None likely. A new powertrain – gas or hybrid – almost certainly wouldn’t come before the ’17 update. And buyers already can choose from an unusually broad array of engines, all with four cylinders and two of them turbocharged. Expect the return of a 2.5-liter four-cylinder with 168 horsepower; it’ll likely again be offered only in the S trim and only with front-wheel drive. Standard on the SE and Titanium should again be a 178-horsepower 1.6-liter from the automaker’s turbocharged EcoBoost engine family. Returning as optional on those models would be a 240-horsepower EcoBoost 2.0-liter. Both turbo engines will be available with front-drive or with an all-wheel drive (AWD) system not intended for hard-core off-roading. Every model would again use a six-speed automatic transmission. And all will come with two of the automaker’s dynamic safety features: Curve Control technology, intended to automatically slow the vehicle if it’s taking a corner too fast; and Torque Vectoring to automatically apply braking and add torque to selected wheels for optimal traction and road holding. Don’t anticipate a change to the tow rating of 3,500 pounds with the optional trailer package. Overall, this is among the best-handling small SUVs, though the penalty is a fairly stiff ride if you opt for the available 18- or 19-inch wheels and tires.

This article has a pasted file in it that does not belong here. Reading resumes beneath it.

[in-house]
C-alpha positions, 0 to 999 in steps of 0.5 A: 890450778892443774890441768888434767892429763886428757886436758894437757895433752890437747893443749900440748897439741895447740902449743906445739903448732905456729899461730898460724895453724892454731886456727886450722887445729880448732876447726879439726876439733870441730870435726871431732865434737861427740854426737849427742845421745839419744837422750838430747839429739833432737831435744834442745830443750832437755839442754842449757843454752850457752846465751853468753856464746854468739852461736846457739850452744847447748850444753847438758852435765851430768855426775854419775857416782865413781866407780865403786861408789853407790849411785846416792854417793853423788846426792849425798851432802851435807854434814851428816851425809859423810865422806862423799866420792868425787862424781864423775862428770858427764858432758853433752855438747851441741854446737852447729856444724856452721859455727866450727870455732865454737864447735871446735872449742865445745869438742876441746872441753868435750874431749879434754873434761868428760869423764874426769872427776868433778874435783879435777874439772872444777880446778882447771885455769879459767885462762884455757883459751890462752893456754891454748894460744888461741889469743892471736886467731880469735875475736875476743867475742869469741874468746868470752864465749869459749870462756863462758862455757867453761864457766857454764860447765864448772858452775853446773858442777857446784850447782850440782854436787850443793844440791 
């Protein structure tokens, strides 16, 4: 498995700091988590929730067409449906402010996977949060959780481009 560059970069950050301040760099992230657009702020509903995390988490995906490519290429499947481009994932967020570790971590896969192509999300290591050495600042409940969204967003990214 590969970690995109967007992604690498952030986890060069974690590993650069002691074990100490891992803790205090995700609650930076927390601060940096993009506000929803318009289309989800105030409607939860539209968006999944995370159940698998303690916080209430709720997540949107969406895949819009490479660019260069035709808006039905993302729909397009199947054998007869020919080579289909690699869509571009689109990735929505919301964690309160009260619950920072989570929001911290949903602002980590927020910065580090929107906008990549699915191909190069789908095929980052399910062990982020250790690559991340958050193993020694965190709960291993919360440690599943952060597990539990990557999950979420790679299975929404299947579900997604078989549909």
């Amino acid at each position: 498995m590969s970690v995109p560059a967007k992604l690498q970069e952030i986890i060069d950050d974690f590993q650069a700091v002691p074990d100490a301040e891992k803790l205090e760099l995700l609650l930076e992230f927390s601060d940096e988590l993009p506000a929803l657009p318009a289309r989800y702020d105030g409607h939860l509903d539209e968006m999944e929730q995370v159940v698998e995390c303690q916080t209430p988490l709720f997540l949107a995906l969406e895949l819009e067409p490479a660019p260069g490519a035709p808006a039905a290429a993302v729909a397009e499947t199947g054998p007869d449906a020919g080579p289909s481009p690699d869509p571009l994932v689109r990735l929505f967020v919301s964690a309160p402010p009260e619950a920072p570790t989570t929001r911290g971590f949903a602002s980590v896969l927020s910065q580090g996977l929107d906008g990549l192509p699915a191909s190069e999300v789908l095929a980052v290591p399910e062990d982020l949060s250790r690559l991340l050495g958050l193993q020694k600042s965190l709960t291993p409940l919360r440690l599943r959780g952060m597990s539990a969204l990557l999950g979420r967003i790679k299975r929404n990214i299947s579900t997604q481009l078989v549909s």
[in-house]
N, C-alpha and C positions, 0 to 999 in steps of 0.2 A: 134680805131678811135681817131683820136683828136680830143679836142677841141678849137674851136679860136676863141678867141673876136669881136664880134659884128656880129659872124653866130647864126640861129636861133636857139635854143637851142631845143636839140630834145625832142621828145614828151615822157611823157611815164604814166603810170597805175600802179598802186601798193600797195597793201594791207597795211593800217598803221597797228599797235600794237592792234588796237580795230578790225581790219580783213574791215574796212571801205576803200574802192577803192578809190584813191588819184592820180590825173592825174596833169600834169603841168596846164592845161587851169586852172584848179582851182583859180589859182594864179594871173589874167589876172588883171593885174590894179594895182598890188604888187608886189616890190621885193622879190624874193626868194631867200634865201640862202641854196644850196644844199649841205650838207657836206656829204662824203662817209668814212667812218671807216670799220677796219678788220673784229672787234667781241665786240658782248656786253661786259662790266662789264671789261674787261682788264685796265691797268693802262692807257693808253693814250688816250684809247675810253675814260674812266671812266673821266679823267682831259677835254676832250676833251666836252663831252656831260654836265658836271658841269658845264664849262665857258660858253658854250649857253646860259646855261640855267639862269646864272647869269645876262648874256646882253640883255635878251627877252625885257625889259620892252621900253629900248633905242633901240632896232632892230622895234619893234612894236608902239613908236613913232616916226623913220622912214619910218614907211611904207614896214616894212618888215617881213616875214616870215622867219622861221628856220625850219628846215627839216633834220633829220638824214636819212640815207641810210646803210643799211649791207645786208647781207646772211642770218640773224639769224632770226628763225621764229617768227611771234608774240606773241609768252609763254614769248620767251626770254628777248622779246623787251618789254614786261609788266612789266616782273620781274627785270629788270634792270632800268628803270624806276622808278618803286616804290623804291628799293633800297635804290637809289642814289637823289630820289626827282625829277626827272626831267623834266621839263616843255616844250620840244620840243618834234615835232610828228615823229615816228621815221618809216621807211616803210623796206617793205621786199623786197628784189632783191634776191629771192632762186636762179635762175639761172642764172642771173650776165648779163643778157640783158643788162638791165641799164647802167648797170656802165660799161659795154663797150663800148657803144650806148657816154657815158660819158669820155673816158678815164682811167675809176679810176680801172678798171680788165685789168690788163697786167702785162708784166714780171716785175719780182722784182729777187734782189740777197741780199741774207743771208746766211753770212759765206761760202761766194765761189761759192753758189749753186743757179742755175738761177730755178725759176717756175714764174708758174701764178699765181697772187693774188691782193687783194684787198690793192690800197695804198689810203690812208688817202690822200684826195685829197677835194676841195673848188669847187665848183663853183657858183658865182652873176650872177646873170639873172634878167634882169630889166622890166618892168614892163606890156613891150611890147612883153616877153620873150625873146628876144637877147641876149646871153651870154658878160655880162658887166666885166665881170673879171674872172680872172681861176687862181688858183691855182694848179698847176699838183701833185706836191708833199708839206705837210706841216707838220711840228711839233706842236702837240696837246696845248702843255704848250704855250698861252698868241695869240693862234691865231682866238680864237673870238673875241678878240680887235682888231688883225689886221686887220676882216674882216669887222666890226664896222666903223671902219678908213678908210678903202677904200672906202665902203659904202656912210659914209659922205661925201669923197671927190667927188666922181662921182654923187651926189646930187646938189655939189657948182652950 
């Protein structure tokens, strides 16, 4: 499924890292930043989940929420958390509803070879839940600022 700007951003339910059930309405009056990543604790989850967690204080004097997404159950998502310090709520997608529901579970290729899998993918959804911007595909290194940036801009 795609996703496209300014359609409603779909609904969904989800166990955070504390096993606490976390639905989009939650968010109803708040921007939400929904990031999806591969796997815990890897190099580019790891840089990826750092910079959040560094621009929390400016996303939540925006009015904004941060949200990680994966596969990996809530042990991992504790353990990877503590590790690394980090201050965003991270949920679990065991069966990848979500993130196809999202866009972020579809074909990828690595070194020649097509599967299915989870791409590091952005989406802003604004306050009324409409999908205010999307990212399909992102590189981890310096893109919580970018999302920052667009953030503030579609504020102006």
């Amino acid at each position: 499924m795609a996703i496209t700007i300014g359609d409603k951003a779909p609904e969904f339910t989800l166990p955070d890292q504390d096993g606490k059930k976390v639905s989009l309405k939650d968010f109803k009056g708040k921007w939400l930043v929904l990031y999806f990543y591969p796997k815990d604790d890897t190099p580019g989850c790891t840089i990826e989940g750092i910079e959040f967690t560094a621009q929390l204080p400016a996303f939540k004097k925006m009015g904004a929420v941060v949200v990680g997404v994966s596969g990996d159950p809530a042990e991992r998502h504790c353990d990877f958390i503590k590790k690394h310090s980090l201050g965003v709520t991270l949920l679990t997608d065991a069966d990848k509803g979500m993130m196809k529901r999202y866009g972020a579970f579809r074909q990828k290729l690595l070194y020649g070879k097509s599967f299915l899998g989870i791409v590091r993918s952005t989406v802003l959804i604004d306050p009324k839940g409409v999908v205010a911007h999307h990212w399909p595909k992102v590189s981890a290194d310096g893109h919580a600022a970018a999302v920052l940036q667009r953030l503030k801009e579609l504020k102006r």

Will fuel economy improve?
No change from the 2015 EPA ratings would be expected. So the 2.5-liter S would again rate 22/31/25 mpg city/highway/combined. With the 1.6-liter engine, the SE and Titanium would repeat at 23/32/26 mpg with front-drive and 22/30/25 with AWD. With the 2.0-liter EuoBoost, look for ratings of 22/30/25 mpg with front-drive and 21/28/24 with AWD.
Will it have new features?